Right now the San Diego Union-Tribune is basking in a viral Twitter fight that raised their ad revenue for a minute. Right now Twitter is screaming DOG HATER about an article they didn't read. Both of them sacrificed something to get what they wanted.
The whole thing makes me tired all over. So tonight I will scoop my little bearded boy up in my arms and carry him up to bed (note: that fucker’s spoilt), and I will ponder for the 500th time as we plod past the stained glass window just what all this says about what it is to have feelings.
Best buds for LIFE
I know it’s summer and he’s two but we went ahead and got his senior pictures done
Checker at Lowe’s: “That’s a sweet dog you have. Is he a terrier?”
Me: “Yeah, we think he’s some kind of ter—“
Jack: “He’s a Bearded Orwellian Snatchhound.”
The lies I tell my children may be catching up to me.
Yesterday at the vet: “You two look nice together with your beards.”
He might have a matching hoodie.
The High Mountain Vest with Hunkerdown Insulation, $87
Available colors: Manzanita Crucifixion, Cerulean Longing, Blood Oath (pictured)
My boy’s guitar face is so badass he doesn’t need an actual guitar
We have returned from vacation and I have fetched the still-recovering boy from his grandparents'.
I have been tempted to whine about the hundreds of miles I've driven the last two days. But I thought of how much he's quietly endured this week, painful heartworm treatments and prednisone and temporary relocation across state lines while I laid on a beach. Yet my boy still cried and damn near threw a hip wagging his tail when he laid eyes on me.
Some say that we don't deserve dogs. I say that we are all home, and that is what I needed most.
We found out today that Mugsy has heartworms. It was supposed to be a quick run for immunizations before we leave town to go visit my parents for Labor Day weekend. A sentence from the vet rather changed the tone of my day and the next couple hundred days to come.
I am restraining the urge to get sloppy here. I have written about what he means to us before, so I won't retread that here. Suffice it to say that my mind is currently churning on the topics of fragility and emotional need.
This goddamn dog that I almost didn't want to adopt because I would have preferred a rescue who was house trained, yet here I am prepared to burn your house down to save his life.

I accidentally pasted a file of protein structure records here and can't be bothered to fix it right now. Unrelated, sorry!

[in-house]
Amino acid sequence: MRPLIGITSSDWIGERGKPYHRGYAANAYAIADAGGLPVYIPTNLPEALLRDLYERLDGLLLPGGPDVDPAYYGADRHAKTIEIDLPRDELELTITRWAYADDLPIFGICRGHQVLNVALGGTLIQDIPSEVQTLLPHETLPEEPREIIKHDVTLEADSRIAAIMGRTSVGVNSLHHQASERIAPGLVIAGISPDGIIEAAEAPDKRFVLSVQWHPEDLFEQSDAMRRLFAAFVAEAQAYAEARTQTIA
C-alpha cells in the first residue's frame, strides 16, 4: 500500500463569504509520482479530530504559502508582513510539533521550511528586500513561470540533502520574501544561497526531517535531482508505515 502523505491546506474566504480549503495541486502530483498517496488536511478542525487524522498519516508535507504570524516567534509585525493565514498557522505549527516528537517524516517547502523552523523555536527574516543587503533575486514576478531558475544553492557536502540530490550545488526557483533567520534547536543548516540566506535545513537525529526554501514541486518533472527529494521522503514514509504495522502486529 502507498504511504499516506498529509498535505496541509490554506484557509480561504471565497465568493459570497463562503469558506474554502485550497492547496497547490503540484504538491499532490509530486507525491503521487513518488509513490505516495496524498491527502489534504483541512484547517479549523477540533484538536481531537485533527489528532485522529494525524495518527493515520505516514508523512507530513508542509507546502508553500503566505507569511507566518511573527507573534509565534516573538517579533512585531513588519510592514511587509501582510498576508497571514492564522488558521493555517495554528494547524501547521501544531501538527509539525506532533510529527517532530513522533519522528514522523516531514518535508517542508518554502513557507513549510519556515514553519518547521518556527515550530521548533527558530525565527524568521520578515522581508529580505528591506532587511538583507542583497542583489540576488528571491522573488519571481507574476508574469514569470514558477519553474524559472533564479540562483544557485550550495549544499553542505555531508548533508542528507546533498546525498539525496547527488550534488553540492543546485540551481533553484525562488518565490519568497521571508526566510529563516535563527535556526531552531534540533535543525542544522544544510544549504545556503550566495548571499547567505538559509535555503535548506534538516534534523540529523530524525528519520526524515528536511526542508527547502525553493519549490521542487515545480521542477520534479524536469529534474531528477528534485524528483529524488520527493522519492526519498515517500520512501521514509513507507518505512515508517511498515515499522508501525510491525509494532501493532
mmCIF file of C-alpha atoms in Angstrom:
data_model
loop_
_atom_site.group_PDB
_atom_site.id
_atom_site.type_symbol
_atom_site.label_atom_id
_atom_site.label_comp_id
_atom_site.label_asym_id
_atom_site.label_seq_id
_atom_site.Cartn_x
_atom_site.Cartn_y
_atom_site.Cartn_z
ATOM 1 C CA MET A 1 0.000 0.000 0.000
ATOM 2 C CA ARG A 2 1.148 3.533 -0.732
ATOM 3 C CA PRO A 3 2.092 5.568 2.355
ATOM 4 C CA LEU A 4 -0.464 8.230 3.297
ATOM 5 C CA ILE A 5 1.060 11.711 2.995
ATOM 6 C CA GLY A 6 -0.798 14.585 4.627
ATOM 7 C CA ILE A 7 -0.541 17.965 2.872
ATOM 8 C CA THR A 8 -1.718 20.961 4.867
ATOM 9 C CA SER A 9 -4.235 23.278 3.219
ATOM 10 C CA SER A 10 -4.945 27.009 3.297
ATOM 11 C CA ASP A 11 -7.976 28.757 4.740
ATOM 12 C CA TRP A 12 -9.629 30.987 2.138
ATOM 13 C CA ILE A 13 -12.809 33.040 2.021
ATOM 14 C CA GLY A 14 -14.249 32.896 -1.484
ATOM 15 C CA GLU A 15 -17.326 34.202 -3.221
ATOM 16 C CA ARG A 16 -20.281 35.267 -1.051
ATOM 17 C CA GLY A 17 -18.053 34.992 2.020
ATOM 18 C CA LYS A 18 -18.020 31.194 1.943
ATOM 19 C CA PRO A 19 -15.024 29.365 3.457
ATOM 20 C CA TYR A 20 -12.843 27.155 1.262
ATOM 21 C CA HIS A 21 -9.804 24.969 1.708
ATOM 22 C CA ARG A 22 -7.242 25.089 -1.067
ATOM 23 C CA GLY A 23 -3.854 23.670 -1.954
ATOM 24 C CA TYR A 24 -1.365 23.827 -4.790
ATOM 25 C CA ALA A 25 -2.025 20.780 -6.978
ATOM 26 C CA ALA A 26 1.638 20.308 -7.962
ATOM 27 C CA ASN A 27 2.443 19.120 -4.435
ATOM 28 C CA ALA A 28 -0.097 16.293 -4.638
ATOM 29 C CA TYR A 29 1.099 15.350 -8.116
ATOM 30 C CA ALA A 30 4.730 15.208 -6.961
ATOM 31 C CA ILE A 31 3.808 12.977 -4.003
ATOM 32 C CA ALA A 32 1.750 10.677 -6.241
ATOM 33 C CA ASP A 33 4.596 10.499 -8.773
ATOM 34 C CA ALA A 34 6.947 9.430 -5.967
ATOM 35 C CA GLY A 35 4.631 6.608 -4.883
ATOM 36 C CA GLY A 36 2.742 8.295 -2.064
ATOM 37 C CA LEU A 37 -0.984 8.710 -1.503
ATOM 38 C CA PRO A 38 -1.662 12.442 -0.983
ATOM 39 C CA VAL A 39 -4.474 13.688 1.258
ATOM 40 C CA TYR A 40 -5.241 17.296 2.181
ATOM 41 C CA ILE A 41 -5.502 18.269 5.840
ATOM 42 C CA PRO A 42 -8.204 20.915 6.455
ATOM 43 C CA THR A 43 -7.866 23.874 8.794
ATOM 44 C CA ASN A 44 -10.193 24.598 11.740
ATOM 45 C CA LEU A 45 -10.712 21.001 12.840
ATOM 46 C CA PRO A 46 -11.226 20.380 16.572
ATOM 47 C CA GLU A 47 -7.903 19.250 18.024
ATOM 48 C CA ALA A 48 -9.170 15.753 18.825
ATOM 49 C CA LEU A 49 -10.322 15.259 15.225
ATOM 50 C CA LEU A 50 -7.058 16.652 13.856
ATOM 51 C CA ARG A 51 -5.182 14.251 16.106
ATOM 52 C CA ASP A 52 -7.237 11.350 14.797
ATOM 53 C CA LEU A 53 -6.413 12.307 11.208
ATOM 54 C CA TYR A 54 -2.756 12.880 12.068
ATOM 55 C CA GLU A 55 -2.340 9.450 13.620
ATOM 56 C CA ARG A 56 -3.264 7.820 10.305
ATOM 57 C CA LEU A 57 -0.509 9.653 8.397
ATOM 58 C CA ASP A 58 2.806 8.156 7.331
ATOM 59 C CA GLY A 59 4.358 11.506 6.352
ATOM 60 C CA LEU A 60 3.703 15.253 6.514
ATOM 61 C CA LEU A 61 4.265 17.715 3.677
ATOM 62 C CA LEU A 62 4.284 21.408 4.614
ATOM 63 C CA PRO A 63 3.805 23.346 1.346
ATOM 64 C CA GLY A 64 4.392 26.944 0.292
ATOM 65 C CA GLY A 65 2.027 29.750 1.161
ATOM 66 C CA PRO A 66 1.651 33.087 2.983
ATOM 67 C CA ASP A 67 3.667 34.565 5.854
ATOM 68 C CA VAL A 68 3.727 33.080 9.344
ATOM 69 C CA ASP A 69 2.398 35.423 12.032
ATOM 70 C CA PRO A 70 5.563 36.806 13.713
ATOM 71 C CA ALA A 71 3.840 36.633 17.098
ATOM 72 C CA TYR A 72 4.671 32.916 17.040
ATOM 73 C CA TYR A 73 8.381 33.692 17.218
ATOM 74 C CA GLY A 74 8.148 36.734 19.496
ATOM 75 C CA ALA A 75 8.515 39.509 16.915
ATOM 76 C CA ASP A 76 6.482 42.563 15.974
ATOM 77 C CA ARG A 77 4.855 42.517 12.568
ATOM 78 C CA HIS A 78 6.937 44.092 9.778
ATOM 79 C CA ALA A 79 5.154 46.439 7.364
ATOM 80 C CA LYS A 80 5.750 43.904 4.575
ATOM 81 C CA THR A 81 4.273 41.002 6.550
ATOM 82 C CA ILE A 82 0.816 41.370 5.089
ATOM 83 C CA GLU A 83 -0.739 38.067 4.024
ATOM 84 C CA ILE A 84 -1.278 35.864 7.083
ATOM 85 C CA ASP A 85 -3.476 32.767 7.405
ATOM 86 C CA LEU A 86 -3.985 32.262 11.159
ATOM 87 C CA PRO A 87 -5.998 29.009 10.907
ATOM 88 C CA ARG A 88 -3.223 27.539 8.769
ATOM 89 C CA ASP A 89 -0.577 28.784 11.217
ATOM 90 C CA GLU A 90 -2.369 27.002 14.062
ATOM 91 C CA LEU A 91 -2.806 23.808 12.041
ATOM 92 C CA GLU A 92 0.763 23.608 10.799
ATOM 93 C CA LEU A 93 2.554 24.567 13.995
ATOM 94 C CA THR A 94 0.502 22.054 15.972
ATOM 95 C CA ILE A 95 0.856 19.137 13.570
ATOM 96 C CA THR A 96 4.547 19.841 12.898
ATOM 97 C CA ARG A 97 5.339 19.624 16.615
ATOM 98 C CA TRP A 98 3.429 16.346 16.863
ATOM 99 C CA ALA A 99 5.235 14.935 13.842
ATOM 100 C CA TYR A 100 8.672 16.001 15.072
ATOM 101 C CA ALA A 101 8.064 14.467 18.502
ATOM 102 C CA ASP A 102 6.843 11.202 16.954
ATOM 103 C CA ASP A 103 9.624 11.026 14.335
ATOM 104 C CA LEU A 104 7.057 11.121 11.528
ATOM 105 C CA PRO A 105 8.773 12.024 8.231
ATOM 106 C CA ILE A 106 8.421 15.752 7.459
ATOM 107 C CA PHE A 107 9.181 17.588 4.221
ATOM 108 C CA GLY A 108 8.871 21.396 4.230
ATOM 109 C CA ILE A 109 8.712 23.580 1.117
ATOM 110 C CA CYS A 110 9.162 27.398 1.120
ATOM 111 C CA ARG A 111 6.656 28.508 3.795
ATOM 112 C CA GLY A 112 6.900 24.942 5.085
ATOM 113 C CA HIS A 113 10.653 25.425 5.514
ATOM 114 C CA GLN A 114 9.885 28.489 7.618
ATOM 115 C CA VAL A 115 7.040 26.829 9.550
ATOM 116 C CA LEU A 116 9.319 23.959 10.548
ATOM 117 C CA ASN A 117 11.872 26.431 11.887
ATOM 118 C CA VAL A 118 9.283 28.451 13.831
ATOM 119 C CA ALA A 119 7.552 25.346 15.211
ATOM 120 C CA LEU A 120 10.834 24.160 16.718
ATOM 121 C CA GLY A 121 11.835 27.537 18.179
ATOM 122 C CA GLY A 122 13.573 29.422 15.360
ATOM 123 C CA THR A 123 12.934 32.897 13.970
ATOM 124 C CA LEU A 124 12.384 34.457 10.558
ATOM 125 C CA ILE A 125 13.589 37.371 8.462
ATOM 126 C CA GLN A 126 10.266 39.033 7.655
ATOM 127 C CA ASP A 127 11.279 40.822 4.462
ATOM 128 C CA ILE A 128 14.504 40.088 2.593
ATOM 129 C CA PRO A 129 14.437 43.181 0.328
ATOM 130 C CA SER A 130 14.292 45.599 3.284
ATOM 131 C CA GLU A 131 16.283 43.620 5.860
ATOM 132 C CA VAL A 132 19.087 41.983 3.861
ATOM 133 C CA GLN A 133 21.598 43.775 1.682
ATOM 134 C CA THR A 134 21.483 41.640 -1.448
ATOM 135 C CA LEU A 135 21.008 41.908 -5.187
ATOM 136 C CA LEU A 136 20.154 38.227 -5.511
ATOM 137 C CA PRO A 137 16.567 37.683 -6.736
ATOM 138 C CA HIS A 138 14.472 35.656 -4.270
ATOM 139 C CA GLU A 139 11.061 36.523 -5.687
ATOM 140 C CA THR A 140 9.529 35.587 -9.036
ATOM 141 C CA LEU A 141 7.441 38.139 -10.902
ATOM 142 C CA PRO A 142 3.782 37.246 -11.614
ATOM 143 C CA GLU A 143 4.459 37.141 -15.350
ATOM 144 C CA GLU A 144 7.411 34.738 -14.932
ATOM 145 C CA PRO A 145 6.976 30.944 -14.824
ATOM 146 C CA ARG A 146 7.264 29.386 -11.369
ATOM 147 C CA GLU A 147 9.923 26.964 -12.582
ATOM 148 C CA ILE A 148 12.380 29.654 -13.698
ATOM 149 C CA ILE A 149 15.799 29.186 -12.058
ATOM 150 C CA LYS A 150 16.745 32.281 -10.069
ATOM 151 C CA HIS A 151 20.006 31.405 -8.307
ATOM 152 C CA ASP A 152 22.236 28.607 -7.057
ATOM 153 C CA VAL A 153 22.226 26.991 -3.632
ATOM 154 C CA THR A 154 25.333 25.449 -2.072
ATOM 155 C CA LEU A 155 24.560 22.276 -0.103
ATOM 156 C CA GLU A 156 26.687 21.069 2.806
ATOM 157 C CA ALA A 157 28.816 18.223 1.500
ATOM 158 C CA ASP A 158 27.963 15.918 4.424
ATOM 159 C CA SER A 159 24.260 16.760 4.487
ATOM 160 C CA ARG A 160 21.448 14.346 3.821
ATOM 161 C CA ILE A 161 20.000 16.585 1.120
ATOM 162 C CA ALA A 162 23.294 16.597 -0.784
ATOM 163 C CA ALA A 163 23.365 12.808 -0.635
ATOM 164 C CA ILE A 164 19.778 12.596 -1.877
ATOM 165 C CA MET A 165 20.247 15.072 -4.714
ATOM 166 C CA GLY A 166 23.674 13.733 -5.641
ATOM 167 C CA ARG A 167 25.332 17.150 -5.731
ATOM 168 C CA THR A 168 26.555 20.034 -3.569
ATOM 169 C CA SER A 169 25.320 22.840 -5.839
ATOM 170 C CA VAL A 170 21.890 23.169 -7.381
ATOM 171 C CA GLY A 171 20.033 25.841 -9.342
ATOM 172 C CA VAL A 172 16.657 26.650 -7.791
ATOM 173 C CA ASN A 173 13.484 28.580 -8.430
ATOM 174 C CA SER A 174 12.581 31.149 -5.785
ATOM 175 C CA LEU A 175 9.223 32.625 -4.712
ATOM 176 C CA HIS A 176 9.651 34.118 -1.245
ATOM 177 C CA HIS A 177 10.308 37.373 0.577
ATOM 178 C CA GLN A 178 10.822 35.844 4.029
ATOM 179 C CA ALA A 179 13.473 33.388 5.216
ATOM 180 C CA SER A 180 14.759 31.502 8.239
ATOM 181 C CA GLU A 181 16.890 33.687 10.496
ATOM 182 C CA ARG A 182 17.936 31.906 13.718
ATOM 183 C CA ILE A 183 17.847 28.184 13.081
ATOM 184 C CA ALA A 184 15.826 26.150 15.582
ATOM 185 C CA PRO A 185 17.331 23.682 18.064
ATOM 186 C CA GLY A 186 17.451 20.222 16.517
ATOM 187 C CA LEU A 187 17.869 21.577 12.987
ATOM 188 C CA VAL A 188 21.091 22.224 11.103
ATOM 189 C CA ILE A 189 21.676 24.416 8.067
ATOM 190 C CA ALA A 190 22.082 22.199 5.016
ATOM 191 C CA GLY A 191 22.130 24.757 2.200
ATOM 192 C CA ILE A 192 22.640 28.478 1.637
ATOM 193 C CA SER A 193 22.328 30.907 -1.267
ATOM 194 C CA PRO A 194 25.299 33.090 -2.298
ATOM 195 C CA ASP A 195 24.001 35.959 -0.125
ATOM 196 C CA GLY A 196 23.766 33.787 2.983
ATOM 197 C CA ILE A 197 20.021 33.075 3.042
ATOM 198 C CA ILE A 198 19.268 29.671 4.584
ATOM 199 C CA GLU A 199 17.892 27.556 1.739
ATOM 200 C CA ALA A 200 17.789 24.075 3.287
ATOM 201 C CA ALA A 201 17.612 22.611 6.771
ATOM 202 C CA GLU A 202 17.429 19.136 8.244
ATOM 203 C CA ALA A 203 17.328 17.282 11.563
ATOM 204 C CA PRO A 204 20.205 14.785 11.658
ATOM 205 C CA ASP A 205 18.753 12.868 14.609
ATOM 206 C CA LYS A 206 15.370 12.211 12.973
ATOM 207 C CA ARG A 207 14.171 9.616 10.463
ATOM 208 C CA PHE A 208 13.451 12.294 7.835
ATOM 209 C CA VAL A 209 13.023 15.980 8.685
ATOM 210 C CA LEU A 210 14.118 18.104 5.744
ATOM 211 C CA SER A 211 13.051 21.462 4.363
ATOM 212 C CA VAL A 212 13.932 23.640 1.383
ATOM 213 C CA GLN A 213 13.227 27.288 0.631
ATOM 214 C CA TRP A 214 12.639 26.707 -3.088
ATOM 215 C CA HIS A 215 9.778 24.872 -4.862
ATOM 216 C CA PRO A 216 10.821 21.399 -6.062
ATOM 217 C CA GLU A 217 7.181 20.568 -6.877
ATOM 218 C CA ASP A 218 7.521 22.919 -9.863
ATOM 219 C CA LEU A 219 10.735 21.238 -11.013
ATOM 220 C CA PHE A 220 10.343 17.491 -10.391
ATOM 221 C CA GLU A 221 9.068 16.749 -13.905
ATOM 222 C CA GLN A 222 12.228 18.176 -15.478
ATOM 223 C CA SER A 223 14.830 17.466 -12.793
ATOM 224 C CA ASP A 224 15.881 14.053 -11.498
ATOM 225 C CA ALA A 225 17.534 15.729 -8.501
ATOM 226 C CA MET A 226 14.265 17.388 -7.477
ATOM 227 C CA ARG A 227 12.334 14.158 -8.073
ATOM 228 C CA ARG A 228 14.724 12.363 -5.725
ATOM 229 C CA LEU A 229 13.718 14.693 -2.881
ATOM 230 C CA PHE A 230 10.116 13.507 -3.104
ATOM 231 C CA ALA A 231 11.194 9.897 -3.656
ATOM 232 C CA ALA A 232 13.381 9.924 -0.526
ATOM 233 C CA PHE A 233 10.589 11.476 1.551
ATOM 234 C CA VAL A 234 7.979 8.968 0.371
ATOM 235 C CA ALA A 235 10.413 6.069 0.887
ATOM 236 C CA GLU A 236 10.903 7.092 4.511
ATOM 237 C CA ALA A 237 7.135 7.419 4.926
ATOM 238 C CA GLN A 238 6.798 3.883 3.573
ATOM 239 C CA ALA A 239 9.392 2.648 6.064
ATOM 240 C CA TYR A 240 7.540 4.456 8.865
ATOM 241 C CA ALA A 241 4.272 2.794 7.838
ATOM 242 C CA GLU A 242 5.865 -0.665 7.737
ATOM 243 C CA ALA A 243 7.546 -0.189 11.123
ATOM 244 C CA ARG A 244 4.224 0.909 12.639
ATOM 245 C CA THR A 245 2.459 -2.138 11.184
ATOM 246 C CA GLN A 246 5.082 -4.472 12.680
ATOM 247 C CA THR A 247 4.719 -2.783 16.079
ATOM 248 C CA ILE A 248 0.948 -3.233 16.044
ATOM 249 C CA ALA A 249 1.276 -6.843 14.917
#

We'll soldier through. But today is for spoiling him (more).
Tom Hardy's dog died, so he dropped a tribute video and an open letter to his good boy. This marks him as a quality human worthy of a dog's care.
Please note that Woody was named after both his penis and his fondness for eating poop.
Every few months, I look at Mugsy and four words leap unbidden into my brain: You can never die.
He managed to escape the yard today and roam for god knows how long. Then straight up killed a chipmunk and made me chase him down to get the poor li'l dude's body respectfully disposed of.
This fearsome warrior. This noble descendant of the goddamn wolf. This John Wick of dogs.
A jailbreak, a sojourn through the wastes of the Forbidden Zone, and a hot-blooded murder. Now he requires only a baptism in the tears of his enemies. And a snuggle with Monkey.
I got Mugsy an Easter Peep out of the stuffed toy bargain bin. He mostly uses it as a Realdoll.
Right now he's worn out after an all-too-brief tussle, so they're spooning instead.
It's the quiet, intimate moments that build the brightest memories.
The trainer said we had to
We were forced
We did not do this because it's adorable and also carry your own poo bags for a change
Definitely had nothing to do with OUTWARD HOUND
I programmed my work Slack awhile back to post a random pic of my dog if I type the words "Mugs me". I am using it a lot today, like a healing balm or a high-quality lubricant
We got a dog this year. Most of you know we got a dog this year, and half of you are expecting me to say "we got a dog", so guess what, I don't want to disappoint: We got a dog.